the ‘chest’ is from a whaling vessel that came to grief.
    After cutting a whale into chunks apropriately sized to fit into the metal boiling
    container (to ‘boil out’ the oil), the oil would be tapped or scooped off the top
    of the fluid. Whales is big, so the container had to be large enough to fit large
    sized chunks into it.
    Note also the ‘nodules’ strewn about the wreck – probably coal for firing the boiling
    chest, which could look like this;

  37. The recent reactions to the Ocean Infinity search only reinforce a stance of confidentiality.

    The diatribe is ridiculous and counter productive, Ocean Infinity is officially obligated to Malaysia, there is no other entitlement here.

    No one else has stepped up to put money where their mouth is. Regardless of intention, they are the only game in town and have assumed this high-risk proposition.

    At the very least, this should buy them some latitude from the uninformed and ignorant spawned from social media.

  38. Connection between EURO 2012 security preparations, MH17, and MH370?
    The UEFA EURO 2012 soccer championship is the 2nd most watched soccer event in the world, and is considered a high profile target for terrorism. 2012 co-hosts Poland & Ukraine made subtantial security preparations.

    Some of these activities related to the securing of airspace over the venues. Both Poland and Ukraine considered the securing of airspace a high priority.


    Ukraine will use fighters and helicopters to guard its air space and put security and health services on full alert during the European soccer championship…
    The country’s top security and defense official, Andriy Klyuev, told security chiefs that the world would judge Ukraine by how it dealt with the security challenges posed by the month-long Euro-2012 tournament in June…
    Anti-terrorism measures include having 10 surface-to-air missile units on standby. Four air fighters and two military helicopters will be deployed to protect air space over the host cities, the Defence Ministry said.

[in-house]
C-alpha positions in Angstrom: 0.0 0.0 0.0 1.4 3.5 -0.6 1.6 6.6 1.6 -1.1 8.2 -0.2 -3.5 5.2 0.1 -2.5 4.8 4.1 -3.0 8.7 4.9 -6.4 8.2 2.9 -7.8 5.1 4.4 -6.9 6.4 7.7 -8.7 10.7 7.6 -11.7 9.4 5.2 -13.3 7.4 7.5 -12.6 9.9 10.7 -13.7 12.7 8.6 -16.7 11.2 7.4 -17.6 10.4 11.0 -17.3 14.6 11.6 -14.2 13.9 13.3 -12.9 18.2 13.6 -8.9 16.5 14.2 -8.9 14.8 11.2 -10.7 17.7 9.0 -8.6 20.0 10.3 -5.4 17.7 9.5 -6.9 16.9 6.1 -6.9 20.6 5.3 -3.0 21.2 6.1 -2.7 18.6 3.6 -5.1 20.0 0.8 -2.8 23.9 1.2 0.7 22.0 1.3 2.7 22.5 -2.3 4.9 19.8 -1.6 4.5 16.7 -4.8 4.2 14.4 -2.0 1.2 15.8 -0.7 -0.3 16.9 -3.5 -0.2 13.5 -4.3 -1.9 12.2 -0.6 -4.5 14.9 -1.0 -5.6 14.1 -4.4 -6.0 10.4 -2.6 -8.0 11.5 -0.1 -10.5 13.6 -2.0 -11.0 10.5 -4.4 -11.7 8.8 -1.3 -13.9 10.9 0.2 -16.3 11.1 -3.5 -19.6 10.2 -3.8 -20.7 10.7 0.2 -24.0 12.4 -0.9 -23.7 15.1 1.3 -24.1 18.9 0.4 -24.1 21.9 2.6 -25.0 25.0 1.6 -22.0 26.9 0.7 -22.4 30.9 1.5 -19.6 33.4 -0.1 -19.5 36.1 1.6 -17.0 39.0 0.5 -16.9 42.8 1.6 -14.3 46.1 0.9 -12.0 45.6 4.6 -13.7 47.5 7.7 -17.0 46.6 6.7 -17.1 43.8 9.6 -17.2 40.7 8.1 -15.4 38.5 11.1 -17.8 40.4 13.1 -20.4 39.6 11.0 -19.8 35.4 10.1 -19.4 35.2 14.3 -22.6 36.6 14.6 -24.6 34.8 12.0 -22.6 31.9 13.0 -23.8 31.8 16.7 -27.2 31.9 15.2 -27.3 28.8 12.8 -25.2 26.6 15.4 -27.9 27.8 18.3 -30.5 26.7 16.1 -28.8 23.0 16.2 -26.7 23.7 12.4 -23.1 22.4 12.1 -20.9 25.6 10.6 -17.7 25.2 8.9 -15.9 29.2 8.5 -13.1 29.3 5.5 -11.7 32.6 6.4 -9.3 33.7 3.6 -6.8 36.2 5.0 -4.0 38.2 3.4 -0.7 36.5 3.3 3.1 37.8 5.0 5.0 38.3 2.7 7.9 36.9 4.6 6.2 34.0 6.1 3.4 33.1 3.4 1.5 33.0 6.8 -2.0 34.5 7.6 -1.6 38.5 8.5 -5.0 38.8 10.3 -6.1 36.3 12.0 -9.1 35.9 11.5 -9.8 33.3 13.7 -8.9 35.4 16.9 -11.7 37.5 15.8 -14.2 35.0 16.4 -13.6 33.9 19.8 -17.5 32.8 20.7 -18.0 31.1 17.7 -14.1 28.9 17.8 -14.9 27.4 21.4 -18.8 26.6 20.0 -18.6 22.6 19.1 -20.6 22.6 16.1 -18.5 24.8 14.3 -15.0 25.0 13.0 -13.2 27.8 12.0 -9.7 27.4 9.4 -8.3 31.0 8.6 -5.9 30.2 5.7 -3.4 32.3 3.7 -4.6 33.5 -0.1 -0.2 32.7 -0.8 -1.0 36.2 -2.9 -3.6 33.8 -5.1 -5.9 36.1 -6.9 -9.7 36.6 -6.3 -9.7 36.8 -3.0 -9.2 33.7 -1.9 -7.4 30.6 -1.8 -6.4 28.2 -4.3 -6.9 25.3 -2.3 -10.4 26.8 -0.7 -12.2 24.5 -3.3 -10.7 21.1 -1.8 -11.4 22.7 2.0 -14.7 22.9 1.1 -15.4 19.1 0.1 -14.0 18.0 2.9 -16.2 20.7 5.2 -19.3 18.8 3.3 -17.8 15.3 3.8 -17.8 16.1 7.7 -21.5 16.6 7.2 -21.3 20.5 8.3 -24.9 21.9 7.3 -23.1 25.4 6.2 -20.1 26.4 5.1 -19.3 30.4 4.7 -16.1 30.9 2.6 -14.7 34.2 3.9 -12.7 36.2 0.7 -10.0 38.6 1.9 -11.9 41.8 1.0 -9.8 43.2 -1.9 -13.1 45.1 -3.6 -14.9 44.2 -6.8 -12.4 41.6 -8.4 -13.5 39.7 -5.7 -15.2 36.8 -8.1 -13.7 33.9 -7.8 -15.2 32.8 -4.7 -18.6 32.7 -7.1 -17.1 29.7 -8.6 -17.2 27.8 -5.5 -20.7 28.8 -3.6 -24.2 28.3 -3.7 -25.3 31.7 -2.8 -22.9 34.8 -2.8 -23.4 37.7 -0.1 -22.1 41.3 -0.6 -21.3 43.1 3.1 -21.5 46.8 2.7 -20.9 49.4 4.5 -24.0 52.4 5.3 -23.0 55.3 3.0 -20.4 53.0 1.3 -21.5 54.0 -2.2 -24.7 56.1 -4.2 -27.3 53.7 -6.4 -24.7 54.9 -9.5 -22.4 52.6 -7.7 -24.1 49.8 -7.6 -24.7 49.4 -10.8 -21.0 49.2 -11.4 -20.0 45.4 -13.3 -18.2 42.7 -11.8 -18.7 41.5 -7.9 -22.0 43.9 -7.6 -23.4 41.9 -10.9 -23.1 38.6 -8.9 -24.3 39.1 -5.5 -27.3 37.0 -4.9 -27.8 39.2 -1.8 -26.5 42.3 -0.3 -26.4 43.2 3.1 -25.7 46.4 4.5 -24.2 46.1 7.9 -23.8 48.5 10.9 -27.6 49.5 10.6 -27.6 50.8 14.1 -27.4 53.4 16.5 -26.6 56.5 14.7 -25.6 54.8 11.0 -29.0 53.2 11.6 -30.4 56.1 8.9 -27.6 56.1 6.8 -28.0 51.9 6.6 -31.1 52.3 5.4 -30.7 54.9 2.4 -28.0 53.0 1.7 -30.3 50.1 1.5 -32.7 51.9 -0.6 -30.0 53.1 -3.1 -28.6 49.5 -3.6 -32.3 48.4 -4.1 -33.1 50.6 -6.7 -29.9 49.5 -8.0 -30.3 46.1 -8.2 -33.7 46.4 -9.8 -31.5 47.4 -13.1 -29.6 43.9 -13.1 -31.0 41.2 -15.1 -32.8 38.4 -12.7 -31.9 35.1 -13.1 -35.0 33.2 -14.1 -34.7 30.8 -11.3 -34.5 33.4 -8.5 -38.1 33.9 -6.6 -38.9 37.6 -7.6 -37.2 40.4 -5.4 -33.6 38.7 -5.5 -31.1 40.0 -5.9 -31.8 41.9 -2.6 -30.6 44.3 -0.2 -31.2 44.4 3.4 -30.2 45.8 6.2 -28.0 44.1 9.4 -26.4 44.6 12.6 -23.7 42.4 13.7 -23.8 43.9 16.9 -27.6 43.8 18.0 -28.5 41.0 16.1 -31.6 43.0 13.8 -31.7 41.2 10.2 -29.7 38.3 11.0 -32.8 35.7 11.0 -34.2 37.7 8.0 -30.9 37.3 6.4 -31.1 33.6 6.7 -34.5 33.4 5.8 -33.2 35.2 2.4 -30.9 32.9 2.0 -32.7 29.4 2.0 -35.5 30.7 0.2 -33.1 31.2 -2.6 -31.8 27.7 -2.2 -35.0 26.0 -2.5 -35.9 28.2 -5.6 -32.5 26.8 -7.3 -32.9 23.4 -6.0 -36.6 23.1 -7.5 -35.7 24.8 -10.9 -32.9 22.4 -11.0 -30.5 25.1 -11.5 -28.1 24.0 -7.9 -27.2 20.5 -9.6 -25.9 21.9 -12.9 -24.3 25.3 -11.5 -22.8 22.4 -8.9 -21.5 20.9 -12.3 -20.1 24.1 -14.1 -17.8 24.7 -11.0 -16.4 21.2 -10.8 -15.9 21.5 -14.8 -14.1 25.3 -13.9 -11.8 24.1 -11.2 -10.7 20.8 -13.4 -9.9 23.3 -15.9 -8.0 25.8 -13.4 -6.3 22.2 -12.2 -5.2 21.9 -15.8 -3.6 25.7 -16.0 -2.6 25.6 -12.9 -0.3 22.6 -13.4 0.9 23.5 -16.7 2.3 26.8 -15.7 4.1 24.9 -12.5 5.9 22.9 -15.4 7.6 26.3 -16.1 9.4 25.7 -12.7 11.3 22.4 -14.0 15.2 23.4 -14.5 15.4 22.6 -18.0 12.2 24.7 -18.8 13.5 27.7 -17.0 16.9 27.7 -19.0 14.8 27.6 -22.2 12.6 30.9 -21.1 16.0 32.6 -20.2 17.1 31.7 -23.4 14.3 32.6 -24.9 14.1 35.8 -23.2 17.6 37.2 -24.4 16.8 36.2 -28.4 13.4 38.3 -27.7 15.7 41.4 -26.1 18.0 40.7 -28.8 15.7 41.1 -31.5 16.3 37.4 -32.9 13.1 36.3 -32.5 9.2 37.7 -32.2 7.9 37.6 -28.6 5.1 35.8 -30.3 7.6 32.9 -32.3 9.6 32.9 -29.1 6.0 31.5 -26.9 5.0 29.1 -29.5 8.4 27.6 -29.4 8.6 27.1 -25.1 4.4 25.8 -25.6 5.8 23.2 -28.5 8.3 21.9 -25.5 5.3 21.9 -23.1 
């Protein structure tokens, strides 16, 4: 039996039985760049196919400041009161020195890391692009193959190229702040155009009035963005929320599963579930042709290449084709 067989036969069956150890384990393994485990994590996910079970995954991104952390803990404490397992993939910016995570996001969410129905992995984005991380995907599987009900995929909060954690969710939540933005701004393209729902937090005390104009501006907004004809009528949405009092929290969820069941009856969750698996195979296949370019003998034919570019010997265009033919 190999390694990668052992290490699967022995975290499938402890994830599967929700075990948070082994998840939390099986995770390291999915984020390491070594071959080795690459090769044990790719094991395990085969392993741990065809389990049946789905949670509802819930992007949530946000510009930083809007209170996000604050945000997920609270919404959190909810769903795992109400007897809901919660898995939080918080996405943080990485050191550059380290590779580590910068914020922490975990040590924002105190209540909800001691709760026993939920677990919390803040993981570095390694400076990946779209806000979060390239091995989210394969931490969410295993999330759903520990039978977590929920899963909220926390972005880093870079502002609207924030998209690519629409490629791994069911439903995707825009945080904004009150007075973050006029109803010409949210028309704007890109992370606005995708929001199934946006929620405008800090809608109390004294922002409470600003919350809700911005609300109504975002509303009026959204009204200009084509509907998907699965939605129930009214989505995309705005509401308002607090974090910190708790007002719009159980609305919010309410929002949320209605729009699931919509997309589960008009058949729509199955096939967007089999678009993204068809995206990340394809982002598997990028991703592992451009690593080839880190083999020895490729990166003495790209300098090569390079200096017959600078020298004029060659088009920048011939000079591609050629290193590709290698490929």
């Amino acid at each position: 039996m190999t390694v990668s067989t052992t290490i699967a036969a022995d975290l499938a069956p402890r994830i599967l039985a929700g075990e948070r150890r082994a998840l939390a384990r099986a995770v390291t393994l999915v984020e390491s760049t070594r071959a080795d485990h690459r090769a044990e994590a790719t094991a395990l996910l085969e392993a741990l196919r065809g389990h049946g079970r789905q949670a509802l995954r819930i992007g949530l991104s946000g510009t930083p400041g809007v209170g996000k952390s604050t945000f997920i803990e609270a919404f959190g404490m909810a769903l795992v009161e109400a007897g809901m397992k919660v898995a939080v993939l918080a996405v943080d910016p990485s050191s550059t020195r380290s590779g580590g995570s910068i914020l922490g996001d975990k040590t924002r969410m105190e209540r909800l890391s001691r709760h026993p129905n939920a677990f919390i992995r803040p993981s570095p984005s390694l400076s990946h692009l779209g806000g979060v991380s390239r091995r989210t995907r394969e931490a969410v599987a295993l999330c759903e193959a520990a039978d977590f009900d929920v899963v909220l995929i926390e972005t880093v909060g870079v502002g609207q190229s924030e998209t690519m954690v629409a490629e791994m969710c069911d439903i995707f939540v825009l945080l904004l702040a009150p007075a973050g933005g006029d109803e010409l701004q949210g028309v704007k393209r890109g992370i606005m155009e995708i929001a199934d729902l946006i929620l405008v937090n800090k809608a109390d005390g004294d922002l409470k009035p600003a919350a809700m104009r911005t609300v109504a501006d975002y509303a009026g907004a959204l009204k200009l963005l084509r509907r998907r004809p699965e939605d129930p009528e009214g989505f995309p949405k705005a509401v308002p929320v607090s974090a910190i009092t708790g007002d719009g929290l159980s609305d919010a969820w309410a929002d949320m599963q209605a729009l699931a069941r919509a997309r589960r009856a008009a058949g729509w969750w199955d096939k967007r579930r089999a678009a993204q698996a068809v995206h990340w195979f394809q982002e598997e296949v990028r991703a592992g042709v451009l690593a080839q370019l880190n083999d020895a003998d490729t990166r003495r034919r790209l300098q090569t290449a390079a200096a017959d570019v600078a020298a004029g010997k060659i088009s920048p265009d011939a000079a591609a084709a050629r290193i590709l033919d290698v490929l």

We will be permanently monitoring the air space of the match cities.

    According to this article, the biggest issues were crowdcontrol, terrorism/hijacking, and hookers. But the extent to which the airspace security is taken seriously by the host country can send a message of deterrance to potential terrorists.


    Fighter jets and surface-to-air missiles are set to be deployed in Poland’s four host cities for the Euro 2012 tournament.
    …Poland’s Government Security Centre (RCB),..declared a list of potential threats to the tournament earlier this year.
    The Newa SC, an upgraded version of the old Soviet S-125 Neva/Pechora surface-to-air missiles, is among the artillery on standby for the tournament, alongside GROMs (Polish anti-aircraft missiles).
    Meanwhile, three pairs of fighter jets will be policing Poland’s airspace for the duration of the tournament, supplemented by army helicopters and aircraft operated by the Ministry of the Interior.
    …According to government experts, dilemmas that are considered to be 60-70 percent likely to occur include road catastrophes, riots among fans, floods and even plane crashes.
    Furthermore, acts of terrorism, failures of communication systems, construction disasters and radiation contamination are considered to have a 50 to 60 percent chance of taking place.,Fighter-jets-and-missiles-on-standby-for-Euro-2012

    The interesting thing about this article is that in addition to preparations similar to the Ukrainians, the Poles also provide the likelyhood of a terrorist/hijacking attack. But what really curious about the percentages is that a higher % (60-70%) is given to aircrashes, vs. only 50-60% for terrorism.